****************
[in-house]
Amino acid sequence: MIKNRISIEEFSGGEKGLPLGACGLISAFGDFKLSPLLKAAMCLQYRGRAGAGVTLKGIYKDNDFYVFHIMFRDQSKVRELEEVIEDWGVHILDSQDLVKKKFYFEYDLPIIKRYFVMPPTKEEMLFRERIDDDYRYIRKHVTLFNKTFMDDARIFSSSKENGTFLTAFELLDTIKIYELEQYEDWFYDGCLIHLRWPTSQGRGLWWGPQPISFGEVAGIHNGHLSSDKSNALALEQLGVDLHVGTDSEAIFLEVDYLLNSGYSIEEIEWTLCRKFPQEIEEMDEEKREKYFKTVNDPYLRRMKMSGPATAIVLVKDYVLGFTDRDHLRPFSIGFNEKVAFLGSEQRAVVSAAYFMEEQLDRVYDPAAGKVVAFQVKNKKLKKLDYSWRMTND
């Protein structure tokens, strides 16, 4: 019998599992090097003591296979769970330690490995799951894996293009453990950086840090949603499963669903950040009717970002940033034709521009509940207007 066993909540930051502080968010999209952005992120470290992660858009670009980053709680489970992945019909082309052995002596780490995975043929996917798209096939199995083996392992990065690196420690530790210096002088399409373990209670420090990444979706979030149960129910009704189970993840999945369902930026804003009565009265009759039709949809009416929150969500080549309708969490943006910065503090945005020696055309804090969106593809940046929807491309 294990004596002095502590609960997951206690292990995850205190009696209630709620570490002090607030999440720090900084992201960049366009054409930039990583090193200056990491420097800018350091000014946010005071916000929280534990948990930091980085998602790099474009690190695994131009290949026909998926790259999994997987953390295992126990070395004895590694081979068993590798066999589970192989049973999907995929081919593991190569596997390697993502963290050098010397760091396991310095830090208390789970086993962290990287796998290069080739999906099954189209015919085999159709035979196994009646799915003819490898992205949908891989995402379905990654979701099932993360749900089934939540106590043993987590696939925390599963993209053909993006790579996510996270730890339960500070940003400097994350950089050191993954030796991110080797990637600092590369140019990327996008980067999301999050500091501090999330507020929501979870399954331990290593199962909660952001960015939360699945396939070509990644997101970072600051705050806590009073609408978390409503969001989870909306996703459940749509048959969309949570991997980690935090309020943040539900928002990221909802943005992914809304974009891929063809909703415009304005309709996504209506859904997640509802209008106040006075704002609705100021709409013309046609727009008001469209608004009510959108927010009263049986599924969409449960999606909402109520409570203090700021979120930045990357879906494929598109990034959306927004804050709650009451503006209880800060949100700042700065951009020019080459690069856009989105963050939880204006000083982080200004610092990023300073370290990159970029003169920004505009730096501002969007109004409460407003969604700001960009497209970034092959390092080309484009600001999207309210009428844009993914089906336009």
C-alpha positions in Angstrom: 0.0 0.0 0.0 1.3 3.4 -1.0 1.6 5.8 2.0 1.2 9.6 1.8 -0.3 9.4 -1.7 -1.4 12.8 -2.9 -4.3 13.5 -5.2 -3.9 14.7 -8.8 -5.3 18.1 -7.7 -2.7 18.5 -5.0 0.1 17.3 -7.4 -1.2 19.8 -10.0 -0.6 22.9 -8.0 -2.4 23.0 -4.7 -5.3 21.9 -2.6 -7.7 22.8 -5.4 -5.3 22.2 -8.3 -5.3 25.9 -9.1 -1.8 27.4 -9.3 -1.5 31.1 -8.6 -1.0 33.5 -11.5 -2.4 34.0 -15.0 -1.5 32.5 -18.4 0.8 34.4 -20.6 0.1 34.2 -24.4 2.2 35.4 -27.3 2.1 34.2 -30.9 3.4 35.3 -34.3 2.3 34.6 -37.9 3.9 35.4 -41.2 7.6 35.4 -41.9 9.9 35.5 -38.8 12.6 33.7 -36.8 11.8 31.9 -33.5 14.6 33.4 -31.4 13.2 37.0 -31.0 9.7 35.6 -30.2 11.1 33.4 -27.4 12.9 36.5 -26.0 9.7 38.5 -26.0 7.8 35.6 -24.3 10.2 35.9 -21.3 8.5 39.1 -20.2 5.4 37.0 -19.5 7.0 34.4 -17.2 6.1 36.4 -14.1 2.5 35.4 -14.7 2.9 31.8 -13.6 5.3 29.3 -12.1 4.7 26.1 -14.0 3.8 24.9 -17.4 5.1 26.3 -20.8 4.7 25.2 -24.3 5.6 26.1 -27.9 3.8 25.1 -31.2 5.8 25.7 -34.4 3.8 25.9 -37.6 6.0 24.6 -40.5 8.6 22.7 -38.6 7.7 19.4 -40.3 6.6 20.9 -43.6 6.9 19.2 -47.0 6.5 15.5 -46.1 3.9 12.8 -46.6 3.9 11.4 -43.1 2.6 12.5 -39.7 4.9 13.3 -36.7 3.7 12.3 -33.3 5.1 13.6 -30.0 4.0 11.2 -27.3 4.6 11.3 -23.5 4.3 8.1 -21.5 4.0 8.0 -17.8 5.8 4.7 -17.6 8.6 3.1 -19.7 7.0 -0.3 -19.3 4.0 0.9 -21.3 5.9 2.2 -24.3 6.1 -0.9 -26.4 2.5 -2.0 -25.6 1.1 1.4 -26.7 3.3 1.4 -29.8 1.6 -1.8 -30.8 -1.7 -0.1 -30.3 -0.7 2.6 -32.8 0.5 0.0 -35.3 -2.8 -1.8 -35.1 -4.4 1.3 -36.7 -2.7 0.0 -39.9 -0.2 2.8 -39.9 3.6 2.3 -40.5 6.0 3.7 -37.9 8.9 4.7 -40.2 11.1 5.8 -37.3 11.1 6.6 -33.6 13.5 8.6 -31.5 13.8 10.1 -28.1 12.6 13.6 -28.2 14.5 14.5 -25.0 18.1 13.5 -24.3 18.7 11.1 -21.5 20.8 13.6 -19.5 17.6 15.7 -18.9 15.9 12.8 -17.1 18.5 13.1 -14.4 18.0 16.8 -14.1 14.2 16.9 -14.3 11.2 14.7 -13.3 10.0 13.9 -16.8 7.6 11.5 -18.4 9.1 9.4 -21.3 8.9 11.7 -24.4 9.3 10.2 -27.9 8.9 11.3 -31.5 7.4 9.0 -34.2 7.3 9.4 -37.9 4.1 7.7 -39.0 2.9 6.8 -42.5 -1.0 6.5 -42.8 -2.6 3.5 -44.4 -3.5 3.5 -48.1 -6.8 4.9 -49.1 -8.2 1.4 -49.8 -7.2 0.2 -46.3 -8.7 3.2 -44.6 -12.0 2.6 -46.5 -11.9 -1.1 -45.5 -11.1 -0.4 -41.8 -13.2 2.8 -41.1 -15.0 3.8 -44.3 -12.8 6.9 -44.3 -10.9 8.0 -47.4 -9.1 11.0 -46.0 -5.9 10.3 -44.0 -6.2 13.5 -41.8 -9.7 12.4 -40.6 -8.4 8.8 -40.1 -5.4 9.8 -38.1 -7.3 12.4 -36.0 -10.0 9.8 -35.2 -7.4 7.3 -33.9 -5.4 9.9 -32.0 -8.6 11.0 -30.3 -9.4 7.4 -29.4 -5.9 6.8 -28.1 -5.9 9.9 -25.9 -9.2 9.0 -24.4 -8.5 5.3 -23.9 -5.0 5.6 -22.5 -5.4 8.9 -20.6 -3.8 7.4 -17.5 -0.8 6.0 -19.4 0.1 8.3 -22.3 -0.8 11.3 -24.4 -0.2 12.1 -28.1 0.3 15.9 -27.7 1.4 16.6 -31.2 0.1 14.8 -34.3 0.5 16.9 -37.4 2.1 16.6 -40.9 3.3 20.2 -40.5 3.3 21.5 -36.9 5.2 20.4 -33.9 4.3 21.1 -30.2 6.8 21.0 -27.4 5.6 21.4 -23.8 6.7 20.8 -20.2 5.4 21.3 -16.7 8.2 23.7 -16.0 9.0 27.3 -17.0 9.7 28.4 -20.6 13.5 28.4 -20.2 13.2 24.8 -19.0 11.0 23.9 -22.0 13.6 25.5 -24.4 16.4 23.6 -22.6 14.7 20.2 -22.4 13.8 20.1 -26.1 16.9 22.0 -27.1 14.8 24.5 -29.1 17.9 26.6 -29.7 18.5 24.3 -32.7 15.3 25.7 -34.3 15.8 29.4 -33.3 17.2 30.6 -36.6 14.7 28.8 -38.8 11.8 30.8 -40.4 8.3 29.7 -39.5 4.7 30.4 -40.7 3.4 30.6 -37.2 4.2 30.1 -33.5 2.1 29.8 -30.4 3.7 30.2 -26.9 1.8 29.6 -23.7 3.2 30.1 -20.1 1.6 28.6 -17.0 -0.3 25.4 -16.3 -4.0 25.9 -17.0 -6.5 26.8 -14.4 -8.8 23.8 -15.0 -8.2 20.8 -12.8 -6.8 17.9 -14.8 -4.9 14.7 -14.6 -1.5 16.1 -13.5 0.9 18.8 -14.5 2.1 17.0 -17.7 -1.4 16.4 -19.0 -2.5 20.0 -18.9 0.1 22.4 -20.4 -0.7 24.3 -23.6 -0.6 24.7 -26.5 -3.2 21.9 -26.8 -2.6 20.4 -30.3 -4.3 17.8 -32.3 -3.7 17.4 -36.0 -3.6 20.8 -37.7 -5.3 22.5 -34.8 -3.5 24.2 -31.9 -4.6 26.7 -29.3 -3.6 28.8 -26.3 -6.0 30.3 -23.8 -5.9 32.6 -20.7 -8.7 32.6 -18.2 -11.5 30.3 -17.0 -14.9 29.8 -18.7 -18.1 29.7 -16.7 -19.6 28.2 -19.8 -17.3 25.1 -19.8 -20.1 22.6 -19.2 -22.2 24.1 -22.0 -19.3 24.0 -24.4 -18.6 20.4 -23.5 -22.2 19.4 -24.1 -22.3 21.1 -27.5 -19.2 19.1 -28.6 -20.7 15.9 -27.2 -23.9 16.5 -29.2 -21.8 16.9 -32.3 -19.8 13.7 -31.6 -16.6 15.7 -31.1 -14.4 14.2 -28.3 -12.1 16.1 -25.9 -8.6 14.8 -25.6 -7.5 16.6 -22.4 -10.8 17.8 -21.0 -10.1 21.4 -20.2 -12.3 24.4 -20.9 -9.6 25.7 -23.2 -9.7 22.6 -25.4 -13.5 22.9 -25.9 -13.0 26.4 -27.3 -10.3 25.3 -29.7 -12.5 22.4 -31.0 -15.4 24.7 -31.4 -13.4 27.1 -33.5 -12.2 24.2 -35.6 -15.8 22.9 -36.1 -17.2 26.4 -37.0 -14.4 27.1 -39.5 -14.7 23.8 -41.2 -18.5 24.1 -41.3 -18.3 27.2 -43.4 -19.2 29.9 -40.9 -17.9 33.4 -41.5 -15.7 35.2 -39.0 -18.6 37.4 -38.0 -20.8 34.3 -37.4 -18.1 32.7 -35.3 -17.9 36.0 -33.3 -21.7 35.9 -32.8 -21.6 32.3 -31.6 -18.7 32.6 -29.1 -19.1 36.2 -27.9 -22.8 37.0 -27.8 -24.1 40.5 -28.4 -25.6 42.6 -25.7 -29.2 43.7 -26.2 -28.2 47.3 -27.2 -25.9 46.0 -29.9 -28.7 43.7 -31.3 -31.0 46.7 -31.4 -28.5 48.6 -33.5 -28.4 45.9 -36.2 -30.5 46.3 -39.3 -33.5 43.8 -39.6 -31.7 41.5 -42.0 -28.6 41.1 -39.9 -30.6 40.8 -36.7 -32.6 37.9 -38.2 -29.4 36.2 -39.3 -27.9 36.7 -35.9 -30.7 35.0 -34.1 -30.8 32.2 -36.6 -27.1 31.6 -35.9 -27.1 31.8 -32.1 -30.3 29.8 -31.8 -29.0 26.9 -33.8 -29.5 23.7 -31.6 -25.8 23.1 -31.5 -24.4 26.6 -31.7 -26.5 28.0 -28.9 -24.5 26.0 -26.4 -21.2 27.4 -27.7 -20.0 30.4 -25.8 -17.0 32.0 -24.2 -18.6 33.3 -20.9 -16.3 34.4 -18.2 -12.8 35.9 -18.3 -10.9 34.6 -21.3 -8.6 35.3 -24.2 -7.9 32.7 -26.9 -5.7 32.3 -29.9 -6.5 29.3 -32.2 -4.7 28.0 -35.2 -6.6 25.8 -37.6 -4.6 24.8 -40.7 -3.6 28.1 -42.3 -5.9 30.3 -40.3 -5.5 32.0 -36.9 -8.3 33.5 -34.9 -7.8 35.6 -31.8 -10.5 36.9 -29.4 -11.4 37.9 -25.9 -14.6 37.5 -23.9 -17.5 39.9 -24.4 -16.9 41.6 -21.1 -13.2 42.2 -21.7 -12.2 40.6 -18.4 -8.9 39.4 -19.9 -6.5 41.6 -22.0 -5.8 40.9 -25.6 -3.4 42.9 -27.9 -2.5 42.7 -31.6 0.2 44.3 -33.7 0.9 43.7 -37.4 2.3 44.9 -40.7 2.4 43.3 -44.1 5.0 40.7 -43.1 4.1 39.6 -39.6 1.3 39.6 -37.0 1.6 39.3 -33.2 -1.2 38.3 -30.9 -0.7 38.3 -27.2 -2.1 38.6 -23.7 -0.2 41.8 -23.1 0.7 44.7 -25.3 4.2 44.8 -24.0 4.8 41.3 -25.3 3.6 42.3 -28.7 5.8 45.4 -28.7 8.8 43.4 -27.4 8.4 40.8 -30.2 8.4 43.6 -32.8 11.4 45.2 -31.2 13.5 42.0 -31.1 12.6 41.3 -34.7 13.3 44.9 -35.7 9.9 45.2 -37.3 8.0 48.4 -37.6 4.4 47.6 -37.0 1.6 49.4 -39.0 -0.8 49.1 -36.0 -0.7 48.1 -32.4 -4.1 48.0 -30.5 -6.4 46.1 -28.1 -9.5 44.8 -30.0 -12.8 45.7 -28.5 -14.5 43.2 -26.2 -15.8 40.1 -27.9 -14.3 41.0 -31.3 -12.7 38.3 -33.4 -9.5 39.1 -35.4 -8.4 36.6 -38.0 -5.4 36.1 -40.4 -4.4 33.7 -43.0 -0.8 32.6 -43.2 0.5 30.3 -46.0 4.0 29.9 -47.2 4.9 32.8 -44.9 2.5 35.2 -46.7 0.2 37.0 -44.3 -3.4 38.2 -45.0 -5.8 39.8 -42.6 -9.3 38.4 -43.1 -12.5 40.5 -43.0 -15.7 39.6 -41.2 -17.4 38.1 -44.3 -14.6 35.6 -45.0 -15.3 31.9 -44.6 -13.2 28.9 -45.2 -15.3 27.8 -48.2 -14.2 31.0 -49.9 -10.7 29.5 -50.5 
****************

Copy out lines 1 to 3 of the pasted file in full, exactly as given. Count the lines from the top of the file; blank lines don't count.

[in-house]
Amino acid sequence: MIKNRISIEEFSGGEKGLPLGACGLISAFGDFKLSPLLKAAMCLQYRGRAGAGVTLKGIYKDNDFYVFHIMFRDQSKVRELEEVIEDWGVHILDSQDLVKKKFYFEYDLPIIKRYFVMPPTKEEMLFRERIDDDYRYIRKHVTLFNKTFMDDARIFSSSKENGTFLTAFELLDTIKIYELEQYEDWFYDGCLIHLRWPTSQGRGLWWGPQPISFGEVAGIHNGHLSSDKSNALALEQLGVDLHVGTDSEAIFLEVDYLLNSGYSIEEIEWTLCRKFPQEIEEMDEEKREKYFKTVNDPYLRRMKMSGPATAIVLVKDYVLGFTDRDHLRPFSIGFNEKVAFLGSEQRAVVSAAYFMEEQLDRVYDPAAGKVVAFQVKNKKLKKLDYSWRMTND
């Protein structure tokens, strides 16, 4: 019998599992090097003591296979769970330690490995799951894996293009453990950086840090949603499963669903950040009717970002940033034709521009509940207007 066993909540930051502080968010999209952005992120470290992660858009670009980053709680489970992945019909082309052995002596780490995975043929996917798209096939199995083996392992990065690196420690530790210096002088399409373990209670420090990444979706979030149960129910009704189970993840999945369902930026804003009565009265009759039709949809009416929150969500080549309708969490943006910065503090945005020696055309804090969106593809940046929807491309 294990004596002095502590609960997951206690292990995850205190009696209630709620570490002090607030999440720090900084992201960049366009054409930039990583090193200056990491420097800018350091000014946010005071916000929280534990948990930091980085998602790099474009690190695994131009290949026909998926790259999994997987953390295992126990070395004895590694081979068993590798066999589970192989049973999907995929081919593991190569596997390697993502963290050098010397760091396991310095830090208390789970086993962290990287796998290069080739999906099954189209015919085999159709035979196994009646799915003819490898992205949908891989995402379905990654979701099932993360749900089934939540106590043993987590696939925390599963993209053909993006790579996510996270730890339960500070940003400097994350950089050191993954030796991110080797990637600092590369140019990327996008980067999301999050500091501090999330507020929501979870399954331990290593199962909660952001960015939360699945396939070509990644997101970072600051705050806590009073609408978390409503969001989870909306996703459940749509048959969309949570991997980690935090309020943040539900928002990221909802943005992914809304974009891929063809909703415009304005309709996504209506859904997640509802209008106040006075704002609705100021709409013309046609727009008001469209608004009510959108927010009263049986599924969409449960999606909402109520409570203090700021979120930045990357879906494929598109990034959306927004804050709650009451503006209880800060949100700042700065951009020019080459690069856009989105963050939880204006000083982080200004610092990023300073370290990159970029003169920004505009730096501002969007109004409460407003969604700001960009497209970034092959390092080309484009600001999207309210009428844009993914089906336009």